Ivan: Yes. I think there are metrics – the usual metrics for ML scientists, like accuracy, precision, and AUC if it's a binary model. You can make a regression prediction and bets for not just a market movement up or down, but for exact revenue that you will get – 10% or 5%, or 20%. This is a much harder thing to do. But I would say that if you’re thinking only about binary models – and this is what is different in finance, that I care more about precision, rather than accuracy. I need to make my predictions right and only half of the predictions are very important for me – those that are predicted to grow. (41:17)

Ivan: That's why I target precision. Another thing that you need to consider is trading fees. Every time you trade, you will give away some money as fees for buying and selling. Actually, you need to minimize the number of trades, because those fees can eat up all of your revenue. That is a big consideration for a simulation piece of work. (41:17)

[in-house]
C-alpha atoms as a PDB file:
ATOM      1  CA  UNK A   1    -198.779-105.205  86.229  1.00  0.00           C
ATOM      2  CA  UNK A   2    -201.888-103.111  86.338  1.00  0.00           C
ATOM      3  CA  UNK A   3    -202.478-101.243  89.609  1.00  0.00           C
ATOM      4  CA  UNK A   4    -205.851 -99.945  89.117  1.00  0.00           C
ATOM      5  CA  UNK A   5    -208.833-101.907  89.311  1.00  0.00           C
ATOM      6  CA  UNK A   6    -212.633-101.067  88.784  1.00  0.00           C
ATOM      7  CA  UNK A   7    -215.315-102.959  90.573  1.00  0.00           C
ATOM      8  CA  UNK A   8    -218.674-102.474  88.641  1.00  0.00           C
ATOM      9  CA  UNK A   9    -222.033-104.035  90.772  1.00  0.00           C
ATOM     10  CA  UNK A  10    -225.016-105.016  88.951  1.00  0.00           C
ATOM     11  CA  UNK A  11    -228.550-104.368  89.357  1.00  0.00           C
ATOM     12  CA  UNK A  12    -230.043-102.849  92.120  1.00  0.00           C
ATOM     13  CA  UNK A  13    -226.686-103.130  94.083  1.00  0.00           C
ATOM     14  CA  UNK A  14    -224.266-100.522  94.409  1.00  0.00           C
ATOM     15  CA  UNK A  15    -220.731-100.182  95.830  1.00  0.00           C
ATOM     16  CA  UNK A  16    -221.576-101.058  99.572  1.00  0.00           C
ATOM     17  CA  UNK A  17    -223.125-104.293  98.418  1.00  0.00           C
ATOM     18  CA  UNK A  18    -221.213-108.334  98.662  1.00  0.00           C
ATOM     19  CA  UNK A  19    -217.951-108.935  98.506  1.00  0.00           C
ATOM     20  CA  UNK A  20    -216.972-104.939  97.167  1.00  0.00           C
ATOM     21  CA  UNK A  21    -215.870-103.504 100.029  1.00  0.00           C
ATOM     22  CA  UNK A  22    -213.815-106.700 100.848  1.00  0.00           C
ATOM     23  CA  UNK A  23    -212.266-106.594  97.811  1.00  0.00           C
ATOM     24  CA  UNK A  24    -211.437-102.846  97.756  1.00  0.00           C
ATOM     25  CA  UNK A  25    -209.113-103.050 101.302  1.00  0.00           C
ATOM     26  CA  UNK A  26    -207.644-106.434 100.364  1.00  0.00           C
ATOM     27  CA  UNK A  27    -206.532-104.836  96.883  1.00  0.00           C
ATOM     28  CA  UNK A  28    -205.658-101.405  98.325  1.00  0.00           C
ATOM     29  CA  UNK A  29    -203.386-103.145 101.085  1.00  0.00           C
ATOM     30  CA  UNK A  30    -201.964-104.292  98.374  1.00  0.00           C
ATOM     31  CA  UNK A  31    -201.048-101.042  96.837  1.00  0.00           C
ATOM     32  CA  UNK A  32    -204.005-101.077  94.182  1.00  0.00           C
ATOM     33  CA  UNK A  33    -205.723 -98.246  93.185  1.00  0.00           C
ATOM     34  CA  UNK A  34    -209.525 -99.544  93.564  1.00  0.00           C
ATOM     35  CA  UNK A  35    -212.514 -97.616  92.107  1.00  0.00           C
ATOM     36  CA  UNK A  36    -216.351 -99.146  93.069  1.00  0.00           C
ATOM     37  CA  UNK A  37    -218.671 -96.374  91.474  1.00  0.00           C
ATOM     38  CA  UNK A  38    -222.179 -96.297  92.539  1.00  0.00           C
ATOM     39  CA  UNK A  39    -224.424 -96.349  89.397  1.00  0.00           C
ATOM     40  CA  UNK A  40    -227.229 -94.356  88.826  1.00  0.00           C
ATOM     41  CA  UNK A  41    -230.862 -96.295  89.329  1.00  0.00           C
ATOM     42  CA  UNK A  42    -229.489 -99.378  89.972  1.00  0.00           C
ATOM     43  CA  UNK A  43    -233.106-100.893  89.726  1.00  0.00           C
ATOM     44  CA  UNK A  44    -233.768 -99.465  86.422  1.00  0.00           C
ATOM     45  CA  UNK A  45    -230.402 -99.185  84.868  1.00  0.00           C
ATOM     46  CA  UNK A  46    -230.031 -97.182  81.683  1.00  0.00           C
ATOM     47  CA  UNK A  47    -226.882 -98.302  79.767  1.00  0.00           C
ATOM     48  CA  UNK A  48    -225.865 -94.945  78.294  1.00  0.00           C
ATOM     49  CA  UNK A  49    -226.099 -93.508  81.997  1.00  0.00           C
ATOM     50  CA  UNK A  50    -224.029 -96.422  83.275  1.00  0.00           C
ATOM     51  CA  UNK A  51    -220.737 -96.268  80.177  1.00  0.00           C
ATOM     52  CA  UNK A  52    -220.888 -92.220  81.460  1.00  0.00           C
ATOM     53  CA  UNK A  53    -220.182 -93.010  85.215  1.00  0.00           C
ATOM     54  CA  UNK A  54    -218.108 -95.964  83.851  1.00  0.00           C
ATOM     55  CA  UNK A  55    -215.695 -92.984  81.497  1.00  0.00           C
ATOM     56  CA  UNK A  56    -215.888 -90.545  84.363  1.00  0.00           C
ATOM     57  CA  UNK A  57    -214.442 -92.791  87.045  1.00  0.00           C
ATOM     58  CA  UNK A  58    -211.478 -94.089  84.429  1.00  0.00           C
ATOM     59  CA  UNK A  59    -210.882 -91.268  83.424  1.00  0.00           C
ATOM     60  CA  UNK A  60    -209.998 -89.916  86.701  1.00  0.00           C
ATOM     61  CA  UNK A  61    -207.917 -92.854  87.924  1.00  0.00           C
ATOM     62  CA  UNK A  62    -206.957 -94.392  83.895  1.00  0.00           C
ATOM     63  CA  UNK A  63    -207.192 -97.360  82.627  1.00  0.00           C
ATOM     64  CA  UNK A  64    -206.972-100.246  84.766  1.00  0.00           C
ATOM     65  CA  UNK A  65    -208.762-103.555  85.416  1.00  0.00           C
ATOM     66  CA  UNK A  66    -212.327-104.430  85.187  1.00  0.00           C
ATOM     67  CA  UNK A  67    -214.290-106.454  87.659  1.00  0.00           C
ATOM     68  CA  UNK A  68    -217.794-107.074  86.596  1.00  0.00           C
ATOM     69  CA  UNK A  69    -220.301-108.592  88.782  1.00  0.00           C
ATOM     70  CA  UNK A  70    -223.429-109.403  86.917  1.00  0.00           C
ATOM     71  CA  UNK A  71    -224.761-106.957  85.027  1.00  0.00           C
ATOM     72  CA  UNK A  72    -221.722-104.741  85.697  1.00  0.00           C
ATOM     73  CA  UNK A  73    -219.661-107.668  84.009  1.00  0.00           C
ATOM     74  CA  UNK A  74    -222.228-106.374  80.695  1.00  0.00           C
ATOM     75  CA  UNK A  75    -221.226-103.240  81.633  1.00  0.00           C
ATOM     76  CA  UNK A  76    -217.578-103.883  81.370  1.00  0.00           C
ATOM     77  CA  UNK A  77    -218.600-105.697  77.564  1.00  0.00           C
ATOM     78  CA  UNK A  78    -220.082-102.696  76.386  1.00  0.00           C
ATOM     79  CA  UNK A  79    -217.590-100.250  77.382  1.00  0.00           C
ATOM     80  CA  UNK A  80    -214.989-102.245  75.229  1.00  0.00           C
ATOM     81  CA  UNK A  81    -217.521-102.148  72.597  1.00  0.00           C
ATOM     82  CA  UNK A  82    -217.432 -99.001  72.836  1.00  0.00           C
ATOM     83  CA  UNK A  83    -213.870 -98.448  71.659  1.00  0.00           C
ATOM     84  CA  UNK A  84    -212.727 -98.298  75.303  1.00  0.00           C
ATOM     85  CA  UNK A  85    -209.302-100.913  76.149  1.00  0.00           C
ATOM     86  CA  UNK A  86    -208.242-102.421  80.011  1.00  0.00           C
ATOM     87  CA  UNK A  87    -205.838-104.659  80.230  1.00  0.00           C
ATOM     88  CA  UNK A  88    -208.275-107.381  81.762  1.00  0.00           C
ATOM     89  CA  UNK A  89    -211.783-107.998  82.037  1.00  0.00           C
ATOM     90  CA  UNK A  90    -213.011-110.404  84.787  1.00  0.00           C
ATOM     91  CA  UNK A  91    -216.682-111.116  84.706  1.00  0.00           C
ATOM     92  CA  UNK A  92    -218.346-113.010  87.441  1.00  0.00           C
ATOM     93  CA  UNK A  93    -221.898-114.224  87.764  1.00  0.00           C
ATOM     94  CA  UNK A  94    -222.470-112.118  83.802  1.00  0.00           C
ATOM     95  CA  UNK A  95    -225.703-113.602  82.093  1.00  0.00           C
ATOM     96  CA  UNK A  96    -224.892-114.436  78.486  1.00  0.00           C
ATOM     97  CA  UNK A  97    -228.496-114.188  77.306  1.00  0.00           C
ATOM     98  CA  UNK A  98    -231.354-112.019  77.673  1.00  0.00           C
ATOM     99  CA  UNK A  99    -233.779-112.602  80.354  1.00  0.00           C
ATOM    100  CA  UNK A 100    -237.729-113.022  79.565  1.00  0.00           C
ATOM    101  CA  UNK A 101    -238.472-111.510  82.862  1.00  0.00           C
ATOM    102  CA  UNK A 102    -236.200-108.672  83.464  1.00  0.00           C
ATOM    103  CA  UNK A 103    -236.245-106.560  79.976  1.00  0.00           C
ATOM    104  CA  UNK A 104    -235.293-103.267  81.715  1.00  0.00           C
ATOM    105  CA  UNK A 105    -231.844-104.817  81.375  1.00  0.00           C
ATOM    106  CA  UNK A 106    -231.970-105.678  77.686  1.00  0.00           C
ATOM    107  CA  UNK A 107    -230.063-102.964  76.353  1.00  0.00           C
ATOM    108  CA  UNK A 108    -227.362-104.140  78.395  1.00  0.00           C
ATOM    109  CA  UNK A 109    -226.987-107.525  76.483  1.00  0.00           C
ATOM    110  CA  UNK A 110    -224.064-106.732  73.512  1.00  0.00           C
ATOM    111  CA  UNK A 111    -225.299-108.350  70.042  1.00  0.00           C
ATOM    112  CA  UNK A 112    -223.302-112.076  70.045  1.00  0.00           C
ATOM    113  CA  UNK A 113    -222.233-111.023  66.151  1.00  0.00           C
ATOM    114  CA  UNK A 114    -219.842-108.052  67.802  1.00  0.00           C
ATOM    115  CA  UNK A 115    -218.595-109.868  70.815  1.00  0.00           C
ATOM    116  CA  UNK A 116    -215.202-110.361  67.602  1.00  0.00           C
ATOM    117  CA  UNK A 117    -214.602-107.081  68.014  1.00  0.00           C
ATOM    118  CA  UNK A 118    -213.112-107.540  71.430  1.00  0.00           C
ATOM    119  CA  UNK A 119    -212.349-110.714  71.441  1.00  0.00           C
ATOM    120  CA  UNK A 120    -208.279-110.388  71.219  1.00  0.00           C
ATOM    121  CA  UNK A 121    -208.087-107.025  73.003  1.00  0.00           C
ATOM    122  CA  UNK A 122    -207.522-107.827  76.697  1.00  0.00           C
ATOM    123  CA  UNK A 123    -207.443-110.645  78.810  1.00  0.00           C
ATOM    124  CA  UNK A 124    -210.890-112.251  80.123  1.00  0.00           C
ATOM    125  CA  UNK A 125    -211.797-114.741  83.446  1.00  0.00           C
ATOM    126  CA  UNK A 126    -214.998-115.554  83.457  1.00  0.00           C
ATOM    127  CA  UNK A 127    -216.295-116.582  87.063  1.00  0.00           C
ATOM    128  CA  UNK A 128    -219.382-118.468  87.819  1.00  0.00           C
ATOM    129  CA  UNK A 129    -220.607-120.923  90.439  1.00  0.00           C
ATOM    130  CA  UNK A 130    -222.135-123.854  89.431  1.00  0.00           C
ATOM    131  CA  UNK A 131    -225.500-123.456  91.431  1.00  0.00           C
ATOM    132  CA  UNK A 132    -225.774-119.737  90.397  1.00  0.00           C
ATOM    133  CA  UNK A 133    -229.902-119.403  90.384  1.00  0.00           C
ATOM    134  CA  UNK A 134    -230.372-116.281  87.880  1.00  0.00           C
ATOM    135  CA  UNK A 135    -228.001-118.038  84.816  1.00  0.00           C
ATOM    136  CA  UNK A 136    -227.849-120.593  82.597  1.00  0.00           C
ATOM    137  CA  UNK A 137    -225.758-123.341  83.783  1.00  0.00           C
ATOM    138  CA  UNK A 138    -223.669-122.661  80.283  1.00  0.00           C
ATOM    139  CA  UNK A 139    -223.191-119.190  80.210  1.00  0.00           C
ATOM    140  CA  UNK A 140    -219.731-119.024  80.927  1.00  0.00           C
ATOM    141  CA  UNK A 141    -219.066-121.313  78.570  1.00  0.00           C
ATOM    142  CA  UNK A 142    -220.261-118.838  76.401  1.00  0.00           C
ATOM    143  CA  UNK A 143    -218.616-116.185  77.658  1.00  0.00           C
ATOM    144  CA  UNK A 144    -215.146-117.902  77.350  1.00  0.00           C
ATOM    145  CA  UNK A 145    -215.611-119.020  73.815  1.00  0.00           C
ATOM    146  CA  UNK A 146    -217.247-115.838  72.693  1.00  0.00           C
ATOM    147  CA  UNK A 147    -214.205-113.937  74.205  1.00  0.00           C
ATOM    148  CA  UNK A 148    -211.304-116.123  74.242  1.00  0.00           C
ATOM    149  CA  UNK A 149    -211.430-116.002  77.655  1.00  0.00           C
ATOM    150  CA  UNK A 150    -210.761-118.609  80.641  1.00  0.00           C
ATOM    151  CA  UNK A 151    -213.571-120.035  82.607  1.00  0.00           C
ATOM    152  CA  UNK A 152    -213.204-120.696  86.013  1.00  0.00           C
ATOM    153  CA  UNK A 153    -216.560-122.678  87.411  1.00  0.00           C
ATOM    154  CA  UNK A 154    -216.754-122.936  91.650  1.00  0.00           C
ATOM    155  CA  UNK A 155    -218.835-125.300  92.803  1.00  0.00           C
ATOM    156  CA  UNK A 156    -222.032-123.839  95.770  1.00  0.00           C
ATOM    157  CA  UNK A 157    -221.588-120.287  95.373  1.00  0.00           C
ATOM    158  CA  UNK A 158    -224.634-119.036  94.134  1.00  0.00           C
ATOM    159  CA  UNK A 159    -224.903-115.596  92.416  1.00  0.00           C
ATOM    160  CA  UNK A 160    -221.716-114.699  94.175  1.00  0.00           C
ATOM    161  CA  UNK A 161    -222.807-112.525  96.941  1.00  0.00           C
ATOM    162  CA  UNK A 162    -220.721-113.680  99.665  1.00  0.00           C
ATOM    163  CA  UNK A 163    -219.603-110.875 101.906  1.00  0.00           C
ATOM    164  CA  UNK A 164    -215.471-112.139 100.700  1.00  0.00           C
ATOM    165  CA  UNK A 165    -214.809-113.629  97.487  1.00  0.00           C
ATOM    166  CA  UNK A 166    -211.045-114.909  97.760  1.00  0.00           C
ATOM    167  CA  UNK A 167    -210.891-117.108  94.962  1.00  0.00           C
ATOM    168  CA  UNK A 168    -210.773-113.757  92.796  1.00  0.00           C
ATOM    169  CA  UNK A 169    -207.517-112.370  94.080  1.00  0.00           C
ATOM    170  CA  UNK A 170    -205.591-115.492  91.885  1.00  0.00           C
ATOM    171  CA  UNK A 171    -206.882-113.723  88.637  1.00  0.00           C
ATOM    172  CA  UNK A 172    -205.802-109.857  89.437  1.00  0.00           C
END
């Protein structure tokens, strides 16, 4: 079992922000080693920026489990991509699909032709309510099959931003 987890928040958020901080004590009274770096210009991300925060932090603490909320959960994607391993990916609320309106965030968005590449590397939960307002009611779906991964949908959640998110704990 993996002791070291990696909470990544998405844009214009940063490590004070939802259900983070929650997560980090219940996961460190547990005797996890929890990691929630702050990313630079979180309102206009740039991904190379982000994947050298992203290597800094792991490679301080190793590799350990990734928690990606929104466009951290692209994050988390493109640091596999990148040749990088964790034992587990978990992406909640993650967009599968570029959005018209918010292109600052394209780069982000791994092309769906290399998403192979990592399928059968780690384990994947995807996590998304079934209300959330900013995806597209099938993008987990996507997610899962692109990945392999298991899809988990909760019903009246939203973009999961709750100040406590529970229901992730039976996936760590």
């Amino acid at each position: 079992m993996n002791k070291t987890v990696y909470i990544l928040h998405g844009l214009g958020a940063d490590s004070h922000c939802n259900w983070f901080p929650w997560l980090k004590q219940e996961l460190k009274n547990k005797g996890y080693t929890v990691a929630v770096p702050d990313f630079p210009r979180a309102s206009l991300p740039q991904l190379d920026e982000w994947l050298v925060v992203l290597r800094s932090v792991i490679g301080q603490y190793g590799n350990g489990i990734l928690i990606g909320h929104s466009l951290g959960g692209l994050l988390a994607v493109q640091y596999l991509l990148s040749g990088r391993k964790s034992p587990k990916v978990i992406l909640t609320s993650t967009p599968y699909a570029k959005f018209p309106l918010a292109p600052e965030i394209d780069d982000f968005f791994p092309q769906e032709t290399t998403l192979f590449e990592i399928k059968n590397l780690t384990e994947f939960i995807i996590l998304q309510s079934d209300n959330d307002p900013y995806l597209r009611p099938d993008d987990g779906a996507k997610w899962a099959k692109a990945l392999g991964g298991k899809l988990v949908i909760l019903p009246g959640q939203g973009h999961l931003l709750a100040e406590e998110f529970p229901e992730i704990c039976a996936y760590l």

Alexey: So when simulating, we also need to take the price of the fees into account. So when we calculate the total return on investment, it includes the fees. (42:49)

Ivan: Yes, it can be as simple as that. If you trade 200 euros every day, fees can normally be 1% – it is two euros to buy, two euros to sell, so it is four euros total. You need to make at least four euros in profits in one week to cover your trading fees. So you just need to be not just positive, but positive higher than a specific threshold. (43:03)

Alexey: We talked about machine learning models, specifically binary classification models. What is typically the variable (the outcome) that we’re trying to predict? Is it whether the stock is going to grow? (43:39)